5. Learn how to stay afloat in the deep end of the water
If you plan on being in or near water this summer, find a community education program near you for swimming lessons. For more water safety tips, click here. To download the Red Cross mobile Swim App click here.
By Cassie Sage, an American Red Cross Intern in Minnesota
It’s February, the month of love. A month that is centered on valentines and as we are out and about we see hearts and decorations everywhere we go. We are focused on loving the most important people in our lives and we go out and buy them chocolate and other Valentine’s Day inspired gifts.
Although Valentine’s Day is in February, it is also National Heart Month, which is quite fitting. It is a month that focuses on educating people on how to react and respond if a person suffers from a cardiac arrest. Every year more than 300,000 people die of sudden cardiac arrest but when CPR is performed or an automated external defibrillator can help save the lives of victims.
The American Red Cross offers in person or in class training courses to the public and teaches people how to respond to sudden cardiac arrest, along with first and CPR. So in the spirit of love and hearts here are the Top Ten Reasons to take a CPR class:
You are prepared in an emergency situation.
If an emergency occurs and you perform CPR a person is three times more likely to survive.
You are able to help save a loved one.
You can help save someone else’s loved one.
You become knowledgeable about something that is very important.
CPR is a skill that cannot be learned online, the Red Cross offers in depth classes that will teach an invaluable skill.
Out of 200,000 cardiac arrest deaths a year almost 50,000 are preventable. CPR will lessen this number.
You can be confident that you will be prepared to help if an accident occurs.
You will learn to use life-saving technology, such as an AED, which are available in almost all public places.
This is a skill that can be valuable for a lifetime and you will never know when it will be useful, but when it is everyone will be glad you know CPR.
There are many other reasons why everyone should take a CPR class no matter what month it is. You may have your own personal reasons or stories as to why knowing CPR is important but lets all take the time to take care of everyone’s hearts.
Even zombies and vampires need to know how to celebrate safely. Check out the Red Cross tips below and share them with your favorite super hero or princess this Halloween.
COSTUME SAFETY Whether the little one wants to be a ghost, a princess or a superhero, parents can help keep them safe by following some costume advice:
Add reflective tape to costumes and trick-or-treat bags.
Have everyone wear light-colored clothing to be seen.
Use flame-resistant costumes.
Use face makeup instead of masks, which can cover your eyes and make it hard to see.
SAFE TRICK-OR-TREATING To maximize safety, plan the route ahead of time. Make sure adults know where children are going. If the children are young, a parent or responsible adult should accompany them as they make their way around the neighborhood.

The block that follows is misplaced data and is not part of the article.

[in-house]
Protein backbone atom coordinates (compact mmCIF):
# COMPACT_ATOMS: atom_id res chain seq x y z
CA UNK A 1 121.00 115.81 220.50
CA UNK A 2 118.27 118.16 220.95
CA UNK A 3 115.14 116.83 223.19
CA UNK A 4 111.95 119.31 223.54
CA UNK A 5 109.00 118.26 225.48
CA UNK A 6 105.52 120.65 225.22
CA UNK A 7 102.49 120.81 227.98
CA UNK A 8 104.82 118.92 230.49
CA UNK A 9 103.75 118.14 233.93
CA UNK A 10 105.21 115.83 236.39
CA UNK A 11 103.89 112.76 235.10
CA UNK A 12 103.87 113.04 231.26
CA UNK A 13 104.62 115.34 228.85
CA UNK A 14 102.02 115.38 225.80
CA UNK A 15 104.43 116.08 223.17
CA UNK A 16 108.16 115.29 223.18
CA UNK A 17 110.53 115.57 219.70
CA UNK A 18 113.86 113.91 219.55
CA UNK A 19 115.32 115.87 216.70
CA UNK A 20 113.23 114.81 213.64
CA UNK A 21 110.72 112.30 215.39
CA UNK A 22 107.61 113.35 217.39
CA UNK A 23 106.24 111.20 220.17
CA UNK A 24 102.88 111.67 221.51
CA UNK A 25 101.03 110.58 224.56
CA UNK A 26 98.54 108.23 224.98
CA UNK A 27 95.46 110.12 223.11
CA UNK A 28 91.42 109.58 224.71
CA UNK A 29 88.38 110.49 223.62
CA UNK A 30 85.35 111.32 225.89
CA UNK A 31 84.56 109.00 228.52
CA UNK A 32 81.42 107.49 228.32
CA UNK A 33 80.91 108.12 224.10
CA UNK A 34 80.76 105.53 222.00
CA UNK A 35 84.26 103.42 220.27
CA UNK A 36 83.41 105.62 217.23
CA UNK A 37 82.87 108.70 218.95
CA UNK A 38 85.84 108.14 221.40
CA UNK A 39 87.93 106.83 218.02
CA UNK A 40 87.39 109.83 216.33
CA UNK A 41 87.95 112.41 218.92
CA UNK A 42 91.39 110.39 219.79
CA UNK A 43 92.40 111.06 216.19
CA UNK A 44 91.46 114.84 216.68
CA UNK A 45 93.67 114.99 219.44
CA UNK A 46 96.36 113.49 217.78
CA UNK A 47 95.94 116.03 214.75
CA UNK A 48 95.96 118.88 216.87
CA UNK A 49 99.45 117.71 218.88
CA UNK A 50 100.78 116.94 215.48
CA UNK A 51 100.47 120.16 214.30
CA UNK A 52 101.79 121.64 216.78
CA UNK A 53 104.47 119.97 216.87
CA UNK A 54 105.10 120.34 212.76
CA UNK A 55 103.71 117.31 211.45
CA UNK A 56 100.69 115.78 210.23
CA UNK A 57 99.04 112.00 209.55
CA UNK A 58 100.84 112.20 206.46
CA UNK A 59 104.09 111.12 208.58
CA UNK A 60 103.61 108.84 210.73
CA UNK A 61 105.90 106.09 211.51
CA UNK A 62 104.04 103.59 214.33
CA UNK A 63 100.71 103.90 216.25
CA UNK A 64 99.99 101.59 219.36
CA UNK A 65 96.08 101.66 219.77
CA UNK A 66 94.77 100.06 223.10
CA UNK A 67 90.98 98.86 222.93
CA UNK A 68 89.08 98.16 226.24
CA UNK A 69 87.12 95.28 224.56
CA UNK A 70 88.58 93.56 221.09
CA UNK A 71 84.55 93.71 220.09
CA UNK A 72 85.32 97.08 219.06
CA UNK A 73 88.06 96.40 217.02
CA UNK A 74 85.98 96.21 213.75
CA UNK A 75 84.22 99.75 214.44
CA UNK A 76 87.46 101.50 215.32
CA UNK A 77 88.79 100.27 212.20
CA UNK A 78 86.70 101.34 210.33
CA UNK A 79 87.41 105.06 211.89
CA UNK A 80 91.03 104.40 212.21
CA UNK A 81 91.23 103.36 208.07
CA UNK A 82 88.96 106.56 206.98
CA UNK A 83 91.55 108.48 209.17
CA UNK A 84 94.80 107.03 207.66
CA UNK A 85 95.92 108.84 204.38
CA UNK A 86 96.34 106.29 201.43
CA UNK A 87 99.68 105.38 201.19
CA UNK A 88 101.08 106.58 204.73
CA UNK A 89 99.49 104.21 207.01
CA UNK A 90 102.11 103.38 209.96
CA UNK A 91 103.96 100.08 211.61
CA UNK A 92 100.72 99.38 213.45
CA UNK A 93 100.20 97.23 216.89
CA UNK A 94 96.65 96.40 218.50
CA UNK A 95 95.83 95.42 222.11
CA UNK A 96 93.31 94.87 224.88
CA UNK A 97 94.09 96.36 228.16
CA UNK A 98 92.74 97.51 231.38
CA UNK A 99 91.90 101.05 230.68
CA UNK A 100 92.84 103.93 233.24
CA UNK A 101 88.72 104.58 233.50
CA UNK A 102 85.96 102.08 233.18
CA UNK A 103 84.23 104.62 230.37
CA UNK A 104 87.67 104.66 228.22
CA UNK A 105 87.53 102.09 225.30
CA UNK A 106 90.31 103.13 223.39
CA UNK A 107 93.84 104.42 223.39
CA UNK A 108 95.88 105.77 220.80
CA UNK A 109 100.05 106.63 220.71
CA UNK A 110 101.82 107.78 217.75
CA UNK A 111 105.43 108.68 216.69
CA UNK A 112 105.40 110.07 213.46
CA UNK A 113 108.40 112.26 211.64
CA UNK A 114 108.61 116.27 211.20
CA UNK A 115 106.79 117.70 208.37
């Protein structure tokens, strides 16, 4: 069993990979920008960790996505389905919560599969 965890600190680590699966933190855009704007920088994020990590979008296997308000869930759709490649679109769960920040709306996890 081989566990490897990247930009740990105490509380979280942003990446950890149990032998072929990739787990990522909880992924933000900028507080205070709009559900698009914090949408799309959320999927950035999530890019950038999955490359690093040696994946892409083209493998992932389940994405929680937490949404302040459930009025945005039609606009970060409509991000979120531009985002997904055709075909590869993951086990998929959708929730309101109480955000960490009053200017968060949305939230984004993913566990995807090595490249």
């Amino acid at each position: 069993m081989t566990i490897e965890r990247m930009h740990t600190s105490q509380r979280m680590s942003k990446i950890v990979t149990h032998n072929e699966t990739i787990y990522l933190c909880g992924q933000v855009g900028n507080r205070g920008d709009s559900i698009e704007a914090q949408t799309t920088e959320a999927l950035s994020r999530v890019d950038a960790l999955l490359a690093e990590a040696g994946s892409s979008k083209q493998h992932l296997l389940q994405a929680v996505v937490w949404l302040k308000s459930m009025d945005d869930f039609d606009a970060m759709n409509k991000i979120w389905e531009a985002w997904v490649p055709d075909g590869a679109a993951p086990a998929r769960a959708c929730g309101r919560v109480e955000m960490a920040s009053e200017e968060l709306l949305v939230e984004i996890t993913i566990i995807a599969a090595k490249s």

Other safety tips to follow include:
Make sure trick-or-treaters have a flashlight to see where they are going and be seen by drivers.
Visit only the homes that have a porch light on. Accept treats at the door—never go inside.
Walk only on the sidewalks, not in the street. If no sidewalk is available, walk at the edge of the roadway, facing traffic.
Look both ways before crossing the street, and cross only at the corner.
Don’t cut across yards or use alleys. Don’t cross between parked cars.
It’s not only vampires and monsters people have to look out for. Be cautious around animals, especially dogs.
WELCOMING THE KIDS If someone is manning the candy giveaway at their house, they can make sure it’s a fun night for all by doing the following:
Make sure the outdoor lights are on.
Sweep leaves from the sidewalks and steps.
Clear the porch or front yard of any obstacles that a child could trip over.
Restrain the pets.
Use a glow stick instead of a candle in the jack-o-lantern to avoid a fire hazard.
Use extra caution if driving. The youngsters are excited and may forget to look both ways before crossing
FIRST AID APP Download the free Red Cross First Aid App. Users receive instant access to expert advice for everyday emergencies whenever and wherever they need it. Use the Emergency App for weather alerts and to let others know you are safe if severe weather occurs. Find these and all of the Red Cross apps in smartphone app stores by searching for the American Red Cross or going to redcross.org/apps.
MONSTER GUARD APP Download the free Monster Guard: Prepare for Emergencies App, a game that helps kids learn how to save lives. Children between the ages of 7 and 11 learn ways to prepare and stay safe in home fires, hurricanes, tornadoes, floods and other disasters by role-playing as different monster characters.
My first American Red Cross experience came at 11 years old when I enrolled in a Red Cross Babysitter’s Training course. Eager to earn a little extra spending money, I had plans to start caring for children in my neighborhood and knew I needed to prepare myself for whatever my charges might literally and figuratively throw at me.
The decision to become a babysitter ended up a great one, as it led to years of gainful summer and weekend employment and began me on my journey to a life-long partnership with the Red Cross.
25 years later, the Red Cross continues to offer babysitting courses to students ages 11 and older. The courses, available mainly online, provide participants with the knowledge and skills necessary to safely and responsibly care for infants and children and to manage their own babysitting businesses.
The Babysitting Basics online course takes approximately 4 hours to complete and includes videos, interactive games, and downloadable resources covering basic caregiving skills (holding, carrying, diapering, feeding, bathing, etc.), what to do in emergency situations, how to play with children, how to interact with parents, and how to build a babysitting business. The course is designed for children between the ages of 11-15.
For those 16 and up, the Red Cross offers the online-only Advanced Child Care Training. This training features the latest in learning techniques – simulation learning – for an engaging format that students of this generation prefer.
My almost 9-year-old son, while still a little young for babysitting, loves to look out for his younger sister, cousins, and friends. I plan to enroll him in an online Red Cross babysitting course in a couple of years, knowing that along with learning how to care for younger children, he’ll learn how to deal with emergencies, the basics of building a business, and how to work with adults in a professional manner. Sounds like a pretty good introduction to real life responsibility!